To view the poster program please click here

Back to overview

Keynote Lecture

Role of the subgrain structure in superelastic NiTi: HRDIC and synchrotron X-ray diffraction during multiaxial loading

Thursday (27.09.2018)
14:45 - 15:15 S1/01 - A1
Part of:


During operational conditions superelastic materials can undergo complex biaxial states or strain path changes leading to faster degradation of the superelastic properties compared to uniaxial fatigue. There are very little details known about the mechanisms involved.


The transformation behaviour of a commercial superelastic NiTi material was studied during uniaxial tension and load path changes by employing a novel miniaturized biaxial stage and cruciform shaped specimens [1]. The transformation characteristics are revealed by performing experiments inside a scanning electron microscope where displacements can be mapped in-situ with a sub-micron resolution using HRDIC and by performing insitu x-ray diffraction at the MS beamline of the Swiss Light Source. Complementary EBSD analyses are performed before and after deformation.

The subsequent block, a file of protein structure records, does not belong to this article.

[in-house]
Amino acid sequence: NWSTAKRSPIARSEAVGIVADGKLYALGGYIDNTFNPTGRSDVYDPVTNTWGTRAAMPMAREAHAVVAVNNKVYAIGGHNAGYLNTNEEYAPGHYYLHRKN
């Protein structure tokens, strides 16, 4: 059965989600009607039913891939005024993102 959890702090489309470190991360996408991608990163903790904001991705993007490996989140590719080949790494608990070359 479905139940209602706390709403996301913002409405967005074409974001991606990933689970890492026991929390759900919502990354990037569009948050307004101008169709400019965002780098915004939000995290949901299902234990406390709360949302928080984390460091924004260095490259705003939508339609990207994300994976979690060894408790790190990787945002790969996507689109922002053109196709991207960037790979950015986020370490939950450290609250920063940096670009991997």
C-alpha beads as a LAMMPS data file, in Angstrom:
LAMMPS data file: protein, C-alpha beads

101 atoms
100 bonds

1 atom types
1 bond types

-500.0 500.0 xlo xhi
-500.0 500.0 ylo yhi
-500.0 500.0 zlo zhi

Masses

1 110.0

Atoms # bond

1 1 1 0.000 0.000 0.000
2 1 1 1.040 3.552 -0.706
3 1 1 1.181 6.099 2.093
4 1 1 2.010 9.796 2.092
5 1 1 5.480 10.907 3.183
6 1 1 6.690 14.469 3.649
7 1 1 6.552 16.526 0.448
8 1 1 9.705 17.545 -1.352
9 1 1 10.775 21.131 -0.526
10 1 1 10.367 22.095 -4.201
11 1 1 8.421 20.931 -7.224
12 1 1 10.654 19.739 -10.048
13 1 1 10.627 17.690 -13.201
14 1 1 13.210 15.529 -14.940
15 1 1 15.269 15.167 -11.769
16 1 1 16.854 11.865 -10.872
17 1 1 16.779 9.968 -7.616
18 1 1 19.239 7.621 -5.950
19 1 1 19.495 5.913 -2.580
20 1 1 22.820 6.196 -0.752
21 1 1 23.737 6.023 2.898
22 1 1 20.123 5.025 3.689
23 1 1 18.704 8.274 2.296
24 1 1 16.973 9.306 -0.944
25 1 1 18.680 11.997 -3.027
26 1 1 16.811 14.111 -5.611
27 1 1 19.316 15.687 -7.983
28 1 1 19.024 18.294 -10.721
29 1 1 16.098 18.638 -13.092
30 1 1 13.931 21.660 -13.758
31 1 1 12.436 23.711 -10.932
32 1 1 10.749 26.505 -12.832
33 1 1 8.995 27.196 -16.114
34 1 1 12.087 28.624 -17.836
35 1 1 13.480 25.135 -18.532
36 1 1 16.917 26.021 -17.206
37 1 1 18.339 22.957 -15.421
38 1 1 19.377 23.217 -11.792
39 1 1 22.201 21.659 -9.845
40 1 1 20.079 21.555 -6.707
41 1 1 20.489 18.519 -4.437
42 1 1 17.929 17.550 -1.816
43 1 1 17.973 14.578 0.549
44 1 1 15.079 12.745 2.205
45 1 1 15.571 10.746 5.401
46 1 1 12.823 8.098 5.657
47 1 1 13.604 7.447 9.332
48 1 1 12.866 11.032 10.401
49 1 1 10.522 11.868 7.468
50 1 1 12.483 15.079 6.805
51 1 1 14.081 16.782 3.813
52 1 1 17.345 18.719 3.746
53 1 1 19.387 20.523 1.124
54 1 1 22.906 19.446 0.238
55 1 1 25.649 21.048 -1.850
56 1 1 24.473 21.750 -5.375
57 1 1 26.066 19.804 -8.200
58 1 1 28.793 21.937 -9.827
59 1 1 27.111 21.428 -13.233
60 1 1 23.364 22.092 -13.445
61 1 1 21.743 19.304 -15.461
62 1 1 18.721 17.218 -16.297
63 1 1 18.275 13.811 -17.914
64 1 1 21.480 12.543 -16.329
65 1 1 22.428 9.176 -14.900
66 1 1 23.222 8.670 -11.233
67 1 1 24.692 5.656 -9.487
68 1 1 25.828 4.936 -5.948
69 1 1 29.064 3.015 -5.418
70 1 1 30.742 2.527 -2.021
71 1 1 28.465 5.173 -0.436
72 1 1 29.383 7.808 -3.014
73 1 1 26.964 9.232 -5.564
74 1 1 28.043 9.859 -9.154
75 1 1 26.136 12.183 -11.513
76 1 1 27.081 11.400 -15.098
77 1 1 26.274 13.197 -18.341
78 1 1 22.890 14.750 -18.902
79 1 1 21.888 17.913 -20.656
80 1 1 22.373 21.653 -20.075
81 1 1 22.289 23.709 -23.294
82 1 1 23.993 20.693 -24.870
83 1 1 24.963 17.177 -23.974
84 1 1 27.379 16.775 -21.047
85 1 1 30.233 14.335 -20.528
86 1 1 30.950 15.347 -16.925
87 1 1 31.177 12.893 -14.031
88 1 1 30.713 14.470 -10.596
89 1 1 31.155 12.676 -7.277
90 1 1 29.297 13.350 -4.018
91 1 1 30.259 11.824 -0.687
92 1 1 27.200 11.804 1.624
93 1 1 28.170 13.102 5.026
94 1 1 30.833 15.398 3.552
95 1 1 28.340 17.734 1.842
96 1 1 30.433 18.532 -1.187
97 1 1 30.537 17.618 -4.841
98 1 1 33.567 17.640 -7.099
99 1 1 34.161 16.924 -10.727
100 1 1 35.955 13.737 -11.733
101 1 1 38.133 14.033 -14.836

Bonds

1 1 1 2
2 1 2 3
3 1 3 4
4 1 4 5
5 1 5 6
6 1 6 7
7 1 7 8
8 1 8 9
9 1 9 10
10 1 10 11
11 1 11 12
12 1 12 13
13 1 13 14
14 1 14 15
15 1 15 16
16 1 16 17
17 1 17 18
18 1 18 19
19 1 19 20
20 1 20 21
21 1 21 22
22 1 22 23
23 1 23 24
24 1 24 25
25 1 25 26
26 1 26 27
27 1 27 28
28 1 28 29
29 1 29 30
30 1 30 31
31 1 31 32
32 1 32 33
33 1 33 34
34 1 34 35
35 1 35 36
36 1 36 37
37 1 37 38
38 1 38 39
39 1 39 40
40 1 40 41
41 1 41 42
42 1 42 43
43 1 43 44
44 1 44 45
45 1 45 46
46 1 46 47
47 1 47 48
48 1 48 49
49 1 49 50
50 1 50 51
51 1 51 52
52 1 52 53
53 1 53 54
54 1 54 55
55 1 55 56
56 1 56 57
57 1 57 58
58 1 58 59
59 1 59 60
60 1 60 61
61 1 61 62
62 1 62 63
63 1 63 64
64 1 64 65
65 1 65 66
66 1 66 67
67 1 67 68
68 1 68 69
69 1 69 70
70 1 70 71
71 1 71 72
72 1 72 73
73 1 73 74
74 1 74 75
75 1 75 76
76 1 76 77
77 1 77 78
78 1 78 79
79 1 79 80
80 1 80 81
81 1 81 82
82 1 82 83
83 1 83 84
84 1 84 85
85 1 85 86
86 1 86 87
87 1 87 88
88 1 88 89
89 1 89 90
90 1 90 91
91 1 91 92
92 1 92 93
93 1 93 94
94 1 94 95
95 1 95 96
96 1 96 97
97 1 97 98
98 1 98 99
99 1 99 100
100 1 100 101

The initial microstructure consists of large austenitic grains that are subdivided in bands containing nanosized sub-grains. The results show a strong correlation of the martensitic transformation with Schmid’s law during uniaxial loading (F1 or F2). However, evidence of non Schmid behavior is obtained by the appearance of the same variants when going from an uniaxial stress state F1 to the multiaxial stress state (F1F2). Furthermore, bands of nanograins transform collectively and produce high-strain bands suggesting the importance of grain interactions at the nanoscale [2].


[1] Experimental Mechanics, 57, (2017) 569.

[2] Acta Materialia 144, (2018) 874

 

Speaker:
Prof. Dr. Helena Van Swygenhoven
Paul Scherrer Institute PSI
Additional Authors:
  • Wei-Neng Hsu
    Paul Scherrer Institute PSI / École Polytechnique Fédérale de Lausanne EPFL
  • Dr. Miroslav Smid
    Paul Scherrer Institute PSI
  • Dr. Steven Van Petegem
    Paul Scherrer Institute PSI
  • Dr. Efthymios Polatidis
    Paul Scherrer Institut